Here it was, the first challenge I had received to my work. Darn, maybe I wasn’t so smart after all. (I wasn’t)

None of the critiques said exactly what children were missing. Perhaps it wasn’t entirely clear at the time. Perhaps at the time it was more of an intuition. But according to many other musicians, something did seem amiss. At first I tried to convince myself that what I was doing was in the best interest of the students. By looking at the school system’s music goals and standards, my students were achieving more music knowledge faster than other traditionally taught students. I could argue that conceptually my students were learning more. I suppose I could have left it at that.

Notice I said ‘conceptually.’ That’s a problem. It was then, and it is now — especially when we are thinking about bodies and not just brains.

Now, from our current perspective, it might be immediately obvious to you just how clouded my judgement was. But keep in mind, this was riding the the wave of the future — like a cool surfer dude. I thought I was the Andy Irons of teaching music. Things always look a little different when we look back.

It took me a long time to realize that what I was doing to my students was actually a disservice. You see, I didn’t take into account that my students had bodies.

Bodies, you don’t say!

Yes, bodies! I didn’t take into consideration that learning and understanding begins with the body and becomes conceptual later. This seems so obvious now that it almost seems hardly worth mentioning. But when you are living in a language discourse that privileges one form of thinking and action over another, it is easy to overlook what should otherwise be obvious.

How could I have overlooked the obvious? Well you see, I was an experienced musician using computer-based digital technologies to replicate what I had already experienced. Every time we perceive something we are actually re-firing (so to speak) established neuronal cell assemblies (to put it simply).

One more time–this is actually a very important statement: Every time we perceive something we are actually re-firing (so to speak) established neuronal cell assemblies.

I already knew how to play percussion instruments, brass instruments and string instruments. I knew what playing these instruments felt like. I had neuronal cell assemblies already established in my brain that re-fired when I heard a particular sound. You can’t be the Andi Irons or Bianca Valenti of teaching if you forget people have bodies.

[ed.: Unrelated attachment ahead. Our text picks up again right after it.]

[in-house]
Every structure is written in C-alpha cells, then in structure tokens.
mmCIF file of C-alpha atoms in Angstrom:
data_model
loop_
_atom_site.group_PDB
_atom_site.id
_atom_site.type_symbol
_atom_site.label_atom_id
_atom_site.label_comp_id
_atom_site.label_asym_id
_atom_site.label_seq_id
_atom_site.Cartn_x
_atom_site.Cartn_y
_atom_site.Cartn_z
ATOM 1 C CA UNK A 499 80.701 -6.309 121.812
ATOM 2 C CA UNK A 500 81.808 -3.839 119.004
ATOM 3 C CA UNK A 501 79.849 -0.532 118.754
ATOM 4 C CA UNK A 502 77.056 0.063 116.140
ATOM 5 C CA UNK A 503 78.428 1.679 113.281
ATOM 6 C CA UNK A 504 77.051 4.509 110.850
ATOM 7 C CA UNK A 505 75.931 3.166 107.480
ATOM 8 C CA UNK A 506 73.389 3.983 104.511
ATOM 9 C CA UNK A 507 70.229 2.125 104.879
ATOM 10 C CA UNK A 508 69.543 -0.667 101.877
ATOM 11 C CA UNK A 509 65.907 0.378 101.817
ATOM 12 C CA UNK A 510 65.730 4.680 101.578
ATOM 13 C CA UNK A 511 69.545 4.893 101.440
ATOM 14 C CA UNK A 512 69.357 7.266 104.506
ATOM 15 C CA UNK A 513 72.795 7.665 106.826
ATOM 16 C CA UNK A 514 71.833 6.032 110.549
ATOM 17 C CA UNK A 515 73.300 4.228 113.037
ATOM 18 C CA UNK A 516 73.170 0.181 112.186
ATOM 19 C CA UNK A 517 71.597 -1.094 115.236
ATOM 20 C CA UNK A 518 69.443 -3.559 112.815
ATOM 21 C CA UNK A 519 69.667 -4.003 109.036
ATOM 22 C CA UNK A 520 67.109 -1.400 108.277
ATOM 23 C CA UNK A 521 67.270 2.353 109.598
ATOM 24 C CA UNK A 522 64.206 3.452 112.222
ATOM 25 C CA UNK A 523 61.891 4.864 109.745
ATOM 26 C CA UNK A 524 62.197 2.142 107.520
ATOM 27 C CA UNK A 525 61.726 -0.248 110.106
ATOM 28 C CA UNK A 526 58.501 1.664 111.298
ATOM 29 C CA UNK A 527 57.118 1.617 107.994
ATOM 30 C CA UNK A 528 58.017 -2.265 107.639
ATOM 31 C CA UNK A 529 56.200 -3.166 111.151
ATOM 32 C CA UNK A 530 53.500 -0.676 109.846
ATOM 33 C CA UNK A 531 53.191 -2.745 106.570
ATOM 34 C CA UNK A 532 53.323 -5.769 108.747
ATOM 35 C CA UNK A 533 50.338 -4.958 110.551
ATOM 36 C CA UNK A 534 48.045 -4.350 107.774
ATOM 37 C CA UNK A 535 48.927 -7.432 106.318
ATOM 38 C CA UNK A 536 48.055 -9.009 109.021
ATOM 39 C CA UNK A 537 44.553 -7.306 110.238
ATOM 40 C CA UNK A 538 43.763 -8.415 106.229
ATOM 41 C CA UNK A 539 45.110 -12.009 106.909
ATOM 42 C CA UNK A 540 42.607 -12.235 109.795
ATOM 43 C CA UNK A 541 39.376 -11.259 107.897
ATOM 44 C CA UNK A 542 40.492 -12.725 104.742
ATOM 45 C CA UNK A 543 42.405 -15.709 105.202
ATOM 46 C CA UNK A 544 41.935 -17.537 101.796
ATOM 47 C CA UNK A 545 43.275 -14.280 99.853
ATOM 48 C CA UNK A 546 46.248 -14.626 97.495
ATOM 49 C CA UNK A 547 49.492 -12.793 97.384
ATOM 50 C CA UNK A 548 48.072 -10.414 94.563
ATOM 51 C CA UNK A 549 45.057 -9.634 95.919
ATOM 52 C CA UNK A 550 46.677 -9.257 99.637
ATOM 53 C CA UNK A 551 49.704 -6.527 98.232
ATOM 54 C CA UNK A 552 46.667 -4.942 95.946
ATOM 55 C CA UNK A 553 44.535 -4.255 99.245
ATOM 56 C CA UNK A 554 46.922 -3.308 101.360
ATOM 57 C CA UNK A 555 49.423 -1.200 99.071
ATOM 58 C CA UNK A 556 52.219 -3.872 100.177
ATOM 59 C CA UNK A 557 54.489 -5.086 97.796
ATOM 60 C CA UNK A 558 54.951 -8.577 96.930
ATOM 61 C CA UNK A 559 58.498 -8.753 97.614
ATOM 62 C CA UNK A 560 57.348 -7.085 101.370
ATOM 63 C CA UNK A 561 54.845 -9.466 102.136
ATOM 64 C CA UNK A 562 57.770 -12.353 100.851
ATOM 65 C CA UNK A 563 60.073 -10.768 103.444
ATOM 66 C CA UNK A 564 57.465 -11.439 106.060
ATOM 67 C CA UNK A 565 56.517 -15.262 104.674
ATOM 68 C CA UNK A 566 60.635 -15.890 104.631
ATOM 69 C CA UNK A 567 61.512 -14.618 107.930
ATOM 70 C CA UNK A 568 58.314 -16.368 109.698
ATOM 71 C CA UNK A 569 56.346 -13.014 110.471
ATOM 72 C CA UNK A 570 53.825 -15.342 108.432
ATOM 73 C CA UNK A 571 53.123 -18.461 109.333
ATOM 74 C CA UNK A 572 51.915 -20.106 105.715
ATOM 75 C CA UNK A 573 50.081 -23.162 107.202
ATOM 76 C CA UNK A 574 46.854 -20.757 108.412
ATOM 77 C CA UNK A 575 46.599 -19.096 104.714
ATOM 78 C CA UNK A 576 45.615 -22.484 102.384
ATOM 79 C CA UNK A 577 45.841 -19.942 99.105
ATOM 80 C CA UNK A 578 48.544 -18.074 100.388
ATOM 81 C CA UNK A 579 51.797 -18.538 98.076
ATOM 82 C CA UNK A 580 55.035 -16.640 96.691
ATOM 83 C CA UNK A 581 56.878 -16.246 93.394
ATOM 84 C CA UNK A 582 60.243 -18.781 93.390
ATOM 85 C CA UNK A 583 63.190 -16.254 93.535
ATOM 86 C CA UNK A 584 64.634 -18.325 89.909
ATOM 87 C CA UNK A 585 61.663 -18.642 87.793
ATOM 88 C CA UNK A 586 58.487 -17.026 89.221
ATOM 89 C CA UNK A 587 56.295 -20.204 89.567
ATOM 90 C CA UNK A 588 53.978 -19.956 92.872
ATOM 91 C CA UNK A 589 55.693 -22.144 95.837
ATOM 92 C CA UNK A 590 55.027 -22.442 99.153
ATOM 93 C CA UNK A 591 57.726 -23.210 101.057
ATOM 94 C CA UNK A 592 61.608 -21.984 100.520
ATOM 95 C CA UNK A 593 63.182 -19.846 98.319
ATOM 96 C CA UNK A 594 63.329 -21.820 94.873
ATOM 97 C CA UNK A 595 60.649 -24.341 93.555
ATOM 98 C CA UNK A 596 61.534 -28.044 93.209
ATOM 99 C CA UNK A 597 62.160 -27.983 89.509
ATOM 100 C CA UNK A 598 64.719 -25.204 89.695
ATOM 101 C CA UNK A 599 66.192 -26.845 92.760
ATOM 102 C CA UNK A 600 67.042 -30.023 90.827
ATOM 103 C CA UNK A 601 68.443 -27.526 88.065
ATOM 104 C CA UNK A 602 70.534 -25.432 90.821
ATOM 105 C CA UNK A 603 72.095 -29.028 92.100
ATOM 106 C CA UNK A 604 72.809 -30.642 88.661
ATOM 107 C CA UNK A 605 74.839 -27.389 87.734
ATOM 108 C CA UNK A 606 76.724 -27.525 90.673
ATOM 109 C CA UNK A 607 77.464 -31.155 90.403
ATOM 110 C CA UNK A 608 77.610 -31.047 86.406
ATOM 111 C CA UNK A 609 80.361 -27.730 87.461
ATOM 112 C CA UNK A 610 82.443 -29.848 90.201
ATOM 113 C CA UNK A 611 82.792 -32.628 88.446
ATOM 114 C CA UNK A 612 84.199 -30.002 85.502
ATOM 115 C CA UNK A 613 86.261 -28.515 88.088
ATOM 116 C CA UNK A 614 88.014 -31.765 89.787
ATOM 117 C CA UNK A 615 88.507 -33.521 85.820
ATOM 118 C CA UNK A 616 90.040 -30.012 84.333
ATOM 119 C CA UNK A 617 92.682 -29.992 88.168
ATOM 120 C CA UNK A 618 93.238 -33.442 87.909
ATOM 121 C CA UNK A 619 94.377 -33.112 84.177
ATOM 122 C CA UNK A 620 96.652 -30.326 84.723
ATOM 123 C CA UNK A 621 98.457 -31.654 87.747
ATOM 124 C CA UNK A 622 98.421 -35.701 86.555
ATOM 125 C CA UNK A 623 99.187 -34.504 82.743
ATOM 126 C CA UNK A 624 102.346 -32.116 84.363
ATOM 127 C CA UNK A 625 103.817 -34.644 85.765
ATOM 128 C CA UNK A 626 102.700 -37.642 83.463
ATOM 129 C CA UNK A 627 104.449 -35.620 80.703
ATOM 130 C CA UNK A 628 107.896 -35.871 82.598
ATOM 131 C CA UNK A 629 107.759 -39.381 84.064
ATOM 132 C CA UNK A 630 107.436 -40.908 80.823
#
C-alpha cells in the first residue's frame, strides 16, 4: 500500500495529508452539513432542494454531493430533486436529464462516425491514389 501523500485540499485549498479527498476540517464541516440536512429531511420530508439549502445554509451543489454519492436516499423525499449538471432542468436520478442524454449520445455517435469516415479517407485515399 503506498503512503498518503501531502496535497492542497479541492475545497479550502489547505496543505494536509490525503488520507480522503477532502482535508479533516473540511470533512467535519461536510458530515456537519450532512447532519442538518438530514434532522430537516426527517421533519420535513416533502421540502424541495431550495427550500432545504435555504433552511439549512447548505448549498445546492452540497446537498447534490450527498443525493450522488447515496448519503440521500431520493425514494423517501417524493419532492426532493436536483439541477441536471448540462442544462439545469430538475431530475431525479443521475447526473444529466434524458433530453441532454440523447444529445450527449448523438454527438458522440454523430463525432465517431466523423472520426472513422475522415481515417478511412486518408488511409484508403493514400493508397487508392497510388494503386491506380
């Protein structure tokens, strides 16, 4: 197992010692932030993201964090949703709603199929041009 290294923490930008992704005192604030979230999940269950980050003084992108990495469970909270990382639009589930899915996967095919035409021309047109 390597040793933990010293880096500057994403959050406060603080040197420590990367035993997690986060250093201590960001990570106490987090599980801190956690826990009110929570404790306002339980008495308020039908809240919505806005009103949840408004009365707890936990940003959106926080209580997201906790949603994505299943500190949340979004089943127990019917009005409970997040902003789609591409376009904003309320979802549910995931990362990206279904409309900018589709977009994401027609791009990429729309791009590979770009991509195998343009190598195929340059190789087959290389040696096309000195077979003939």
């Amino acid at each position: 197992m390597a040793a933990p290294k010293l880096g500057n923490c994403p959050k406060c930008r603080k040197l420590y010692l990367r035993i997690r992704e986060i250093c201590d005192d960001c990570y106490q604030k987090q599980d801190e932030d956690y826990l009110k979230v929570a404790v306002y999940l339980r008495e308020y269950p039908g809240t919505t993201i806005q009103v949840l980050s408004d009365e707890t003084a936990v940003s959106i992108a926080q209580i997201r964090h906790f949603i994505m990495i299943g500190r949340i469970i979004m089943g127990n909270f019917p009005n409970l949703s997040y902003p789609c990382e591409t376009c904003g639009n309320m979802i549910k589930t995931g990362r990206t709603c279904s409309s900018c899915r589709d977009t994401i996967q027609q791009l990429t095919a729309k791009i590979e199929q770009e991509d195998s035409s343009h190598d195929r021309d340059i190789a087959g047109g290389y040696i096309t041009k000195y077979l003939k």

Bianca Valenti and Andy Irons have bodies. How could you surf without a body?





When I play a trumpet sound on a keyboard, I feel the experiences that I had experienced at an earlier time—the tightening of the embouchure, the pursing of the lips, the breathing, the other musicians beside me, the down beats represented by the arm movements of the conductor. One keyboard trumpet sound re-fires all these cell assemblies so that my experience is very rich in comparison to a novice (a child) who had not had similar bodily experiences. Conceptually a child can know and play a high G trumpet sound on a keyboard. But as far as bodily understanding, the child’s experience is barren. His/her understanding is stunted. A child, or novice, lacks the corporeal understanding (the re-firing of neurons that make the body feel something that it has experienced before) that gives “life” meaning. The understanding that a child, or novice, might achieve from playing the trumpet on the keyboard is reduced to bodiless information–nothing that could be said to represent a trumpeter’s body.

If you are a trumpet player, you will re-feel what it feels like to play high notes when you hear this. You will feel in your hands what it feels like to hold the trumpet. You will feel the breathing, the way the left hand wraps around the valves and the tips of the right hand press the keys down. You will feel what it feels like because you will re-fire neurons in your brain that you wired together when you initially learned how to play the trumpet. If you don’t play the trumpet, sorry to say, you will not have the same experience–even if you wanted to.